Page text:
Medicare To Cover Preventative Care

A nice surprise buried somewhere  in the Health Care Reform Bill is that starting next year Medicare patients will be able to get annual preventative care exams that are paid for by their health insurance. It may come as a surprise to those of you with commercial insurance who think of  coverage of an annual exam as a routine thing for insurance to cover, but up to now Medicare has only covered a “Welcome to Medicare” exam in the first year after turning 65.  From then on no physical exams at all are covered, and many preventative services like colonoscopy and mammography were either not covered, or subject to fairly high copays and deductible costs.  As a physician this has always seemed like this is backwards. I can make a pretty good argument that a physical exam for a 27 year old man is not needed annually, but it is essentially always a covered benefit in any plan the young insured patient has through an employer. Older adults are far more at risk for cancer, heart disease, diabetes, hypertension, depression, and safety at home issues than young adults. I am pleased that better preventative services coverage for our older and more vulnerable adults will be a paid service starting in 2011. This is discussed nicely in a recent NY Times article by Leslie Alderman in his Patient Money column.

Starting Sept 23, 2010, 6 months after the signing of the bill, all new insurance plans, or current plans which make certain changes will be required to cover preventative services recommended by the United States Preventative Services Task Force as category A or B ratings (A = conclusive evidence and B = very strong evidence showing benefit of receiving the services) and beginning Jan. 1, 2011 Medicare will also cover these services with no copay or deductible applicable.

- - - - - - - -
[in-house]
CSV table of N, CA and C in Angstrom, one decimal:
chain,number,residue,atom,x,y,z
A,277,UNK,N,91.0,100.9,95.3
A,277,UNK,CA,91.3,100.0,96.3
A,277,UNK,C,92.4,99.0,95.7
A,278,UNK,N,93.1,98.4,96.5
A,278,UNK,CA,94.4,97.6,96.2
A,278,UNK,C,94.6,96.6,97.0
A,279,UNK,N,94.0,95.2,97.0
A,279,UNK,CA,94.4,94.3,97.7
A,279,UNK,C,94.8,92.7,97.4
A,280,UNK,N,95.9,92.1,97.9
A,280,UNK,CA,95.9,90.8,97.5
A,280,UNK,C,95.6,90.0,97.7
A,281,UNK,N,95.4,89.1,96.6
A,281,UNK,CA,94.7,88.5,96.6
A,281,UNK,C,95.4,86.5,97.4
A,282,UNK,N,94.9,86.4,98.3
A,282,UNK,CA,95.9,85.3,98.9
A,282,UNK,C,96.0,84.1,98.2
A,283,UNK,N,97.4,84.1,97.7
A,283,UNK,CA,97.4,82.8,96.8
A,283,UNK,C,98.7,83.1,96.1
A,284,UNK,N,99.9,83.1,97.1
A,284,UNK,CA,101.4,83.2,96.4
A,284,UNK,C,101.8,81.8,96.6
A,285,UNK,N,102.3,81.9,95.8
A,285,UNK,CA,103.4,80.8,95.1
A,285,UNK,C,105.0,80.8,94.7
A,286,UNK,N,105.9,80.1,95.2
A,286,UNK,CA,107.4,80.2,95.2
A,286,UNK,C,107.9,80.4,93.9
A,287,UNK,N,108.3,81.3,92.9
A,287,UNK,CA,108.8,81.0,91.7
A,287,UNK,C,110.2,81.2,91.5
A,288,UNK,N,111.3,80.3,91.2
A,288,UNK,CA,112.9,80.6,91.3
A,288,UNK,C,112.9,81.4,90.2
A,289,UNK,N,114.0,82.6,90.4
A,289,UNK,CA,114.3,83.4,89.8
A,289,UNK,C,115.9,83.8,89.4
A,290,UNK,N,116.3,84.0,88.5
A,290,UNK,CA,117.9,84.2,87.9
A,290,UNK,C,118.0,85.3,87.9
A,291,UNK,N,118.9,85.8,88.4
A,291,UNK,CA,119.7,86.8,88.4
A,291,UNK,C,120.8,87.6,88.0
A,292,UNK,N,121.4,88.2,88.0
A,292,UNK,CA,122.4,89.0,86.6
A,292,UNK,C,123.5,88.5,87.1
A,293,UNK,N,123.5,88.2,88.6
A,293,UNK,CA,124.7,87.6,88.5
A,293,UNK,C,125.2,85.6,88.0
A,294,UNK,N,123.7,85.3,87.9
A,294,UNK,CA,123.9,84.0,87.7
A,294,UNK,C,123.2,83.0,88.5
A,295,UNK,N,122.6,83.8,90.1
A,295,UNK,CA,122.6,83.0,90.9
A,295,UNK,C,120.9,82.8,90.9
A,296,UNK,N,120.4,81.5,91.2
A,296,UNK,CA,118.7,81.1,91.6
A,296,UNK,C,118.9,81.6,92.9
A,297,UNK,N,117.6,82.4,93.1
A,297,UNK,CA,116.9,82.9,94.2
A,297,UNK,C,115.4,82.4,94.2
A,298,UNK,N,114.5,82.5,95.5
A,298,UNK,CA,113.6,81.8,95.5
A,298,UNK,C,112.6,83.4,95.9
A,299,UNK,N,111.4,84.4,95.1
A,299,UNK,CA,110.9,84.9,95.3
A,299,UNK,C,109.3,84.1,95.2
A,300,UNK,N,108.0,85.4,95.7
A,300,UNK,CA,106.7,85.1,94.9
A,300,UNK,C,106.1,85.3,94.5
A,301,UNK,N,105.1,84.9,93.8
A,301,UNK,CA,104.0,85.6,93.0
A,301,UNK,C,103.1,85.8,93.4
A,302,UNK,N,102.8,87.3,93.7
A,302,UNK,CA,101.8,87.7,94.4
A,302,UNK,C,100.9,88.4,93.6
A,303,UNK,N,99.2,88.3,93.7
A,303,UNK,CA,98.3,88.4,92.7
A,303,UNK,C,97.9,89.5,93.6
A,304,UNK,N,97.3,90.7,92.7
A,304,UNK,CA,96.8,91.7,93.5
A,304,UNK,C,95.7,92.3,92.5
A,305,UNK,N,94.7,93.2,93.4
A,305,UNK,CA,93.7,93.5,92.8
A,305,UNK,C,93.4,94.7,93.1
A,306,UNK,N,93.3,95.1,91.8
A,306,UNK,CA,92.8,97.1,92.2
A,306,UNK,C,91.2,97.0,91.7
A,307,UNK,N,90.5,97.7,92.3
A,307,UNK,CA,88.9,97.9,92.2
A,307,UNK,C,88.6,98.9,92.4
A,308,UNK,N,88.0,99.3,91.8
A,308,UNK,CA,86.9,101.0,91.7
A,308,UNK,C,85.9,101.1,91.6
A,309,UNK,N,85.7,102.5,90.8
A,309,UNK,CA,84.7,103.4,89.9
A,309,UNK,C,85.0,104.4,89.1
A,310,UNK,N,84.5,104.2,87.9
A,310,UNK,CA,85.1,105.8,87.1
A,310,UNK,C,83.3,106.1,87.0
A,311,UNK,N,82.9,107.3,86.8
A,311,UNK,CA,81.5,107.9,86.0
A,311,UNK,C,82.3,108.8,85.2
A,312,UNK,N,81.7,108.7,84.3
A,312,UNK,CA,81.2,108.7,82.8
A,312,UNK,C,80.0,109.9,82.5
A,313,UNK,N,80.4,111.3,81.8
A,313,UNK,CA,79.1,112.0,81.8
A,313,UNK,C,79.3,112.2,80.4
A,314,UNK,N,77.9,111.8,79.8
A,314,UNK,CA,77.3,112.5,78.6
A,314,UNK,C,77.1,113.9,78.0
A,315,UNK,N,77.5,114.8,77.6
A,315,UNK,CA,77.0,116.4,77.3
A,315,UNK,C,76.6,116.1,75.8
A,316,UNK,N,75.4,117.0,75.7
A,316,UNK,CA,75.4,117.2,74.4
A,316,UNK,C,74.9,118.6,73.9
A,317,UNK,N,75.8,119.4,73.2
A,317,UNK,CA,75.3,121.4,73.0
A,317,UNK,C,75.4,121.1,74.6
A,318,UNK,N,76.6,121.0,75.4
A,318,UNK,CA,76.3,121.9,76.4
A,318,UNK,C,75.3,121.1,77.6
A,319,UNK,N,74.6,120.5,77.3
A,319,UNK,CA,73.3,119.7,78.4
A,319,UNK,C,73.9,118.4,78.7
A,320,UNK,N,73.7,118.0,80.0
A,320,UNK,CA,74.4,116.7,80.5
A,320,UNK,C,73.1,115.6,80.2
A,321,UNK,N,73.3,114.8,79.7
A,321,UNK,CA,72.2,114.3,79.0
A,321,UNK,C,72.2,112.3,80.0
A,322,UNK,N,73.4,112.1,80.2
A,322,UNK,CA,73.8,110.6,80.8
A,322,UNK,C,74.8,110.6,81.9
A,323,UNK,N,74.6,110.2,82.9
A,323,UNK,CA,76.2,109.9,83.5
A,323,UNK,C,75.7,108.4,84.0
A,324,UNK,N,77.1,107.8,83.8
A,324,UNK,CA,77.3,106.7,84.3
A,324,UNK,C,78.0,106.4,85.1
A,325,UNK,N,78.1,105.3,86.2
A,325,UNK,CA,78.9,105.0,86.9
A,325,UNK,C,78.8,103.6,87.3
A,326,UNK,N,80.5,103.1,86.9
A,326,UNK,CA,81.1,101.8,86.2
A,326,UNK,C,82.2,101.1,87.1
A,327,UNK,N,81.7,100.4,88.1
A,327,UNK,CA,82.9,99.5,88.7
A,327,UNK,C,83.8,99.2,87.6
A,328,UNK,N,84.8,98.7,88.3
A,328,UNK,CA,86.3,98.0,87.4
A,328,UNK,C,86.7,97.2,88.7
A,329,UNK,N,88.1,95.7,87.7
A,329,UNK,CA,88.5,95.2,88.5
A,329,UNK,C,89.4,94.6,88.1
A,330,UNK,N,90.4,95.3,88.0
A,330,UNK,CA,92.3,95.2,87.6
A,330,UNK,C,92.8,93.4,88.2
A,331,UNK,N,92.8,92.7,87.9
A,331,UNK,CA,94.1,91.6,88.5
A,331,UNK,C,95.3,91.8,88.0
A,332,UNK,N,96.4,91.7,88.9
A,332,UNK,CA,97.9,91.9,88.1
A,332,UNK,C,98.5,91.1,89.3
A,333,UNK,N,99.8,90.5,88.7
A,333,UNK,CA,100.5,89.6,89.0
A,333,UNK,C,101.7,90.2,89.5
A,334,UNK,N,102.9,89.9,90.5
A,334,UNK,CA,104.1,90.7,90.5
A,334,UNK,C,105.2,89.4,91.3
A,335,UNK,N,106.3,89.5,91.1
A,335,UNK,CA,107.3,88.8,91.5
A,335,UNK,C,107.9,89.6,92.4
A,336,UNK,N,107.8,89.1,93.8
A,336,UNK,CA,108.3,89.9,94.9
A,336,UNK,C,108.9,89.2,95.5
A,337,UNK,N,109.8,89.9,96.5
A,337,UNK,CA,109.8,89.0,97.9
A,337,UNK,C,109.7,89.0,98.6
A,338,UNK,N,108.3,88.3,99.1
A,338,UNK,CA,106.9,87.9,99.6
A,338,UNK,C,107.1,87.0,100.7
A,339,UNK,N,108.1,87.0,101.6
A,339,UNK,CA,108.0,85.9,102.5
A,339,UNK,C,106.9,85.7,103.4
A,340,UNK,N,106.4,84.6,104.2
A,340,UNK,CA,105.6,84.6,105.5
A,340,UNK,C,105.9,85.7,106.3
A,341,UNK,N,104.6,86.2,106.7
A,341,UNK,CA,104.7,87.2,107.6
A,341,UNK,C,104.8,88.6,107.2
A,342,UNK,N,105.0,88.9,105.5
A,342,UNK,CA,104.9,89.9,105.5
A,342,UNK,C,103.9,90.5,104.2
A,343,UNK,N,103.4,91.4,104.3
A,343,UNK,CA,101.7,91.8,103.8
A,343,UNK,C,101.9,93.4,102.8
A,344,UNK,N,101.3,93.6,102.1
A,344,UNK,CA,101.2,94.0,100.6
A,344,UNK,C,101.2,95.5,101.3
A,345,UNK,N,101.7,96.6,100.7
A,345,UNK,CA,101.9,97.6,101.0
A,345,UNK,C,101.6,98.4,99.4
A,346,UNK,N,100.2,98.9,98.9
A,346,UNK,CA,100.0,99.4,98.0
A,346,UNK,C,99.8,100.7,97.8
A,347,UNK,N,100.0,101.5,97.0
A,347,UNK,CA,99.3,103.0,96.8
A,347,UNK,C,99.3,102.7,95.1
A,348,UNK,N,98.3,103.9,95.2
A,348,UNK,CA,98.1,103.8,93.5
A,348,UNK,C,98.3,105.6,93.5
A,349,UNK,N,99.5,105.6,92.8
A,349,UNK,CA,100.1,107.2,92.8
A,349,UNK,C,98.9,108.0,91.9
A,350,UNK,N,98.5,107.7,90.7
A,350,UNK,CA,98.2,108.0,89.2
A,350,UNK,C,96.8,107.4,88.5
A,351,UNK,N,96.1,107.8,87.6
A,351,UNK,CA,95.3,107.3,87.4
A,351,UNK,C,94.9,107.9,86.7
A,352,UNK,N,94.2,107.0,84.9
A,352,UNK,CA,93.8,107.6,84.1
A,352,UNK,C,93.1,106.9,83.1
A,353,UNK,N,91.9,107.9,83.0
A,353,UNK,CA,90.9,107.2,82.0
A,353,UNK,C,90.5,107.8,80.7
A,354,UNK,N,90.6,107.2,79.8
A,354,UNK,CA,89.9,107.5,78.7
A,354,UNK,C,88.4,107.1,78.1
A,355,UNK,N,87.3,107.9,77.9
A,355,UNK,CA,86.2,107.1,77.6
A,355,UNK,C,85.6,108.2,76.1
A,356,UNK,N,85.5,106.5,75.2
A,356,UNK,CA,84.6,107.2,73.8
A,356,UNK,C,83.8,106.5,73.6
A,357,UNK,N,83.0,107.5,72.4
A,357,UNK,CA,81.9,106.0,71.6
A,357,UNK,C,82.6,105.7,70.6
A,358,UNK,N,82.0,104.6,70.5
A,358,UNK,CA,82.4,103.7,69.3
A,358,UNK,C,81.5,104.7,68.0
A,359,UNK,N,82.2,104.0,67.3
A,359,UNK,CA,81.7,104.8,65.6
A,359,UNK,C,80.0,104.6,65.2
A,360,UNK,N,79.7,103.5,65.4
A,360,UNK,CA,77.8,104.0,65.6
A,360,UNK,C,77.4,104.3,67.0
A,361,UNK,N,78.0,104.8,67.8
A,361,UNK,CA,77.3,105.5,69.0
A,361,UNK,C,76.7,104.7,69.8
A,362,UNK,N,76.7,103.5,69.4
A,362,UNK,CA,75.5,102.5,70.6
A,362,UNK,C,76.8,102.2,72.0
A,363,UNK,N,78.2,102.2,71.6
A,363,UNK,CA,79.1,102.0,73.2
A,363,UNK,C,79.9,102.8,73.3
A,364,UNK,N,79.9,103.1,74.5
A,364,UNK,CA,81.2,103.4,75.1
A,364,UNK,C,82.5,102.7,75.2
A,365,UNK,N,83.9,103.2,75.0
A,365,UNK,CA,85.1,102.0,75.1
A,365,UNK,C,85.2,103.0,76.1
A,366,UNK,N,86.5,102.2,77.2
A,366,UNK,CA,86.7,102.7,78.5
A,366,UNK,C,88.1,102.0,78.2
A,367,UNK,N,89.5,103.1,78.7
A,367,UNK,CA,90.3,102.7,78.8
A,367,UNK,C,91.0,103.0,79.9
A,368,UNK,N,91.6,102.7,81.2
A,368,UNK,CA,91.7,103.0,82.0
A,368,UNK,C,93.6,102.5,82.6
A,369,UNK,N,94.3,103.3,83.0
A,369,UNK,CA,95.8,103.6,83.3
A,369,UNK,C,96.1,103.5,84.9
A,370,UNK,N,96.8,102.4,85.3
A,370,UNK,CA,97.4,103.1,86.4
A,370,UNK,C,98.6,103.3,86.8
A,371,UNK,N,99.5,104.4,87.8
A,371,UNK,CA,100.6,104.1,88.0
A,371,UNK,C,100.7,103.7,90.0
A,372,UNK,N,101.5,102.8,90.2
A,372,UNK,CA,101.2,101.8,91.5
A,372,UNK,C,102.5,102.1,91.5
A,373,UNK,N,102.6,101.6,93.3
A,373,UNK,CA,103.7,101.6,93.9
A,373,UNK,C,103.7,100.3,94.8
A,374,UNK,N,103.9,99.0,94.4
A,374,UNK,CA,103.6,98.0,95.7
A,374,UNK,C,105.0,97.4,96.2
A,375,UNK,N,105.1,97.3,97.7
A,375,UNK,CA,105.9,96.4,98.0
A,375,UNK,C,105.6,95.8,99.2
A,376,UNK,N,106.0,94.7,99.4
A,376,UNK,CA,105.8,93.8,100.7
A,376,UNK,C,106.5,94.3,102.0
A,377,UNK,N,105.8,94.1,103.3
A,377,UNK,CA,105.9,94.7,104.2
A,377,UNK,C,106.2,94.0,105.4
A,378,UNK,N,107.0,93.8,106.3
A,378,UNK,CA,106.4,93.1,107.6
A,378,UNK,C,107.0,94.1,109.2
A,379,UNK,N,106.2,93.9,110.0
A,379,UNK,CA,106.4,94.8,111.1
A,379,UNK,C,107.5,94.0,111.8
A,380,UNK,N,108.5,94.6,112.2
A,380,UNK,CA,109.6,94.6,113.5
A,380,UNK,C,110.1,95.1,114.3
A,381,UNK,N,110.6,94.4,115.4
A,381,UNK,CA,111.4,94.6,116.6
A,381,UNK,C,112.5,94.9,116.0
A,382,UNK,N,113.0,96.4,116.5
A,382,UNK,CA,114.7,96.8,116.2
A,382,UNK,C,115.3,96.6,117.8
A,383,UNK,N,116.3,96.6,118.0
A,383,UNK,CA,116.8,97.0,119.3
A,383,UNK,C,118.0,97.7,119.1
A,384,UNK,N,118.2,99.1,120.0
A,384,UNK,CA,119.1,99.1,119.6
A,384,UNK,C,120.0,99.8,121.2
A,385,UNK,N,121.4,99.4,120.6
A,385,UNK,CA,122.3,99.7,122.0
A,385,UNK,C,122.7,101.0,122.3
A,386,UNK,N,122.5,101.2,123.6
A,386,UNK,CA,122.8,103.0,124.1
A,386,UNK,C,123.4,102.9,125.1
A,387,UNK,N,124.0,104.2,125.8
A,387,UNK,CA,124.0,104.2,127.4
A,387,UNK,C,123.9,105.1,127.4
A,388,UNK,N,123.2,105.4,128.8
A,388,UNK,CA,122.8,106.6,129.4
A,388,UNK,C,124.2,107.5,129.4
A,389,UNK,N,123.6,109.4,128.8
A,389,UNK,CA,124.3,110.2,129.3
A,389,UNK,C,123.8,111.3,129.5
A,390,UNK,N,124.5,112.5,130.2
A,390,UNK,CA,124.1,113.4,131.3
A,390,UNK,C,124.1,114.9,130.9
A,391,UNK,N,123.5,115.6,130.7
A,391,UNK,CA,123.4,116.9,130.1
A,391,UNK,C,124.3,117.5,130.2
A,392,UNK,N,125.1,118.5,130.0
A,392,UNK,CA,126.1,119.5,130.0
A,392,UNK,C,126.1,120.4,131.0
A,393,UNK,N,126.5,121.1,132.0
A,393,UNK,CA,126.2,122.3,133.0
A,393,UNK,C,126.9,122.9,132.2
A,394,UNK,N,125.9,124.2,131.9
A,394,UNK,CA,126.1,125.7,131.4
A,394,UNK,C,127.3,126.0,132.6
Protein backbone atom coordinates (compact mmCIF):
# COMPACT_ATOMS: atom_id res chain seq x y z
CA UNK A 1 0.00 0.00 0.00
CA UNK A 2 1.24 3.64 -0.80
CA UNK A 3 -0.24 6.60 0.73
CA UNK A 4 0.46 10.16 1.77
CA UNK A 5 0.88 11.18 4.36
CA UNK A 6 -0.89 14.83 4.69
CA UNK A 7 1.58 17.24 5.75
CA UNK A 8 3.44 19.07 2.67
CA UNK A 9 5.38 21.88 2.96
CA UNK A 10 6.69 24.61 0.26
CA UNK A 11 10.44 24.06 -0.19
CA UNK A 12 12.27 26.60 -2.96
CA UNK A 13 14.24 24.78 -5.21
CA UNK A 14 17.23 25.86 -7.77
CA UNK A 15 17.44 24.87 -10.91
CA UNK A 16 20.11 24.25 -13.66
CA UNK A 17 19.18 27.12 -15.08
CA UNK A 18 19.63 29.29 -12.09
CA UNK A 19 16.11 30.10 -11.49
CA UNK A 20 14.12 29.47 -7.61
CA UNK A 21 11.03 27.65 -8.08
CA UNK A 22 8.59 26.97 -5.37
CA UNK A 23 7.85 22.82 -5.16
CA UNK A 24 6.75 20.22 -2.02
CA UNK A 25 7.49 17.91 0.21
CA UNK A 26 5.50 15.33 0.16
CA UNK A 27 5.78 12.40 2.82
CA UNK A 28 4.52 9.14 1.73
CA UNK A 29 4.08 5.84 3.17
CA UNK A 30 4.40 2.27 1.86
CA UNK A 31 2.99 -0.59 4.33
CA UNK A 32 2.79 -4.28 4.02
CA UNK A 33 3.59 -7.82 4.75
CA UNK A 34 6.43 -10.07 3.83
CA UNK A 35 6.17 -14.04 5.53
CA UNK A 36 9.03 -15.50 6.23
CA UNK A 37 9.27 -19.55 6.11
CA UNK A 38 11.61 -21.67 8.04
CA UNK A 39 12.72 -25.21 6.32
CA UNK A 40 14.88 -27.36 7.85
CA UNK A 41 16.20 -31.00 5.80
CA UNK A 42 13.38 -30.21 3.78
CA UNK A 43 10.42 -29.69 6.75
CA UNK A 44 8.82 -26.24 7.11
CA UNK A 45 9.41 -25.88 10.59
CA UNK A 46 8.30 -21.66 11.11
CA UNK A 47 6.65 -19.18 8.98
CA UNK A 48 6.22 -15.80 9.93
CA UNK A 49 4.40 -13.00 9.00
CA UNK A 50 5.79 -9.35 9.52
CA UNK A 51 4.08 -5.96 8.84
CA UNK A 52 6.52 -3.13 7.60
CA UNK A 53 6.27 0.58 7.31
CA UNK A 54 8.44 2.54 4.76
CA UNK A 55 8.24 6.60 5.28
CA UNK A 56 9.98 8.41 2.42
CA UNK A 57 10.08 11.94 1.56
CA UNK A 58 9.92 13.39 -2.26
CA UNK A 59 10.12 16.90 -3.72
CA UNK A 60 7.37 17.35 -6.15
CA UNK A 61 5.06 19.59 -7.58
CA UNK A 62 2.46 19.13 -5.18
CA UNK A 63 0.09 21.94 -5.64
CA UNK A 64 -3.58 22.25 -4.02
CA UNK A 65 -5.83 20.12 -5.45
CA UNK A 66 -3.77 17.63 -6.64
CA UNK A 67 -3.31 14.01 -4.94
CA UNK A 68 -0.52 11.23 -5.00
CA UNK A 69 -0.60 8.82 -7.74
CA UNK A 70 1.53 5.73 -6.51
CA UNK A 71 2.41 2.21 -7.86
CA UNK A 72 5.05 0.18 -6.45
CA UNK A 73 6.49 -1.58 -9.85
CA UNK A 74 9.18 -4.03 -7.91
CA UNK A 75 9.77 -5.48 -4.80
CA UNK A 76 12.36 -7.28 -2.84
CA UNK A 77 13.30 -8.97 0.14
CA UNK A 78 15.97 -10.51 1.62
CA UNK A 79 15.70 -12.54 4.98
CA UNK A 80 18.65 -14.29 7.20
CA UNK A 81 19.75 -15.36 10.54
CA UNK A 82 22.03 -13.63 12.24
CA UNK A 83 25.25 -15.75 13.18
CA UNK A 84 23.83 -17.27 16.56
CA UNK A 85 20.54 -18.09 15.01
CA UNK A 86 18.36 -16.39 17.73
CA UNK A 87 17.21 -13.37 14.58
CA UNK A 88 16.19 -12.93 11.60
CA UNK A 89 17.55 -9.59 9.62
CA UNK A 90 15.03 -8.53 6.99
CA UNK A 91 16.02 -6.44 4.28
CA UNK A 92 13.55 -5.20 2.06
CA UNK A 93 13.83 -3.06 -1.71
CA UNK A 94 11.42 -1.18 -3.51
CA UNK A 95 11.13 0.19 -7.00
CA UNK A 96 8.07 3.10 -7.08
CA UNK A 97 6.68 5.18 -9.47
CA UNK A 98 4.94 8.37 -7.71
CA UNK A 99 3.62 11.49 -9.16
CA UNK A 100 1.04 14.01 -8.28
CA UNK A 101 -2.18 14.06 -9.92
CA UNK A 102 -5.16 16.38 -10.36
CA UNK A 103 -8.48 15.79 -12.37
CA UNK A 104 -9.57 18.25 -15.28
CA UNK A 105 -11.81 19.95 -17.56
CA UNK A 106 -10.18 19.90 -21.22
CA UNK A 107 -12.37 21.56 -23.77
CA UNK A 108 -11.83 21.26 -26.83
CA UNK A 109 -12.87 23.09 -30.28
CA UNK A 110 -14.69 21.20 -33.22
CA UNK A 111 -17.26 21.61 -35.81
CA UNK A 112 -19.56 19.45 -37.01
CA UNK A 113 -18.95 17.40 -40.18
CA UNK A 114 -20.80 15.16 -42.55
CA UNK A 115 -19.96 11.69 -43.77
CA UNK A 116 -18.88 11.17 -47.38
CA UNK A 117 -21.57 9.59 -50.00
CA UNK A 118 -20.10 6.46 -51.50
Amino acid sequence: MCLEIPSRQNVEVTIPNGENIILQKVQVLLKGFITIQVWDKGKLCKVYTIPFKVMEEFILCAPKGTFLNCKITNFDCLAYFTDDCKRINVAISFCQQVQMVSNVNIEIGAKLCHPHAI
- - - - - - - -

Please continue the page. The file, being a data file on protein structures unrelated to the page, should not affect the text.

This is good news for our seniors and should make it much easier for their physicians to convince our seniors, some of whom now have to choose between shelter, food or medicine on their poverty level fixed incomes, to receive preventative care.

Ed Pullen, MD, is a board certified family physician practicing in Puyallup, WA. Dr. Pullen shares his viewpoints on medical news and policy from a primary care physician’s perspective at his blog, DrPullen.com.

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6 replies »

  1. This may not be the best place to ask this, but I want to find the best insurance company and I have no idea where to look. Do you know anything about this insurance company? They’re based out of Louisville, close to my apartment, but I haven’t been able to find reviews on them. — Braden Insurance Agency Inc., 3069 Breckenridge Lane, Louisville, KY 40220, (502)454-9191

  2. The 12 supplemental insurance policies assisting with costs not dealt with with the Original Medicare Plan are called Medigap or Medicare supplement insurance. These plans are all required to deliver certain basic benefits.Medigap insurance policies are sold by private insurance companies and are designed to supplement Medicare.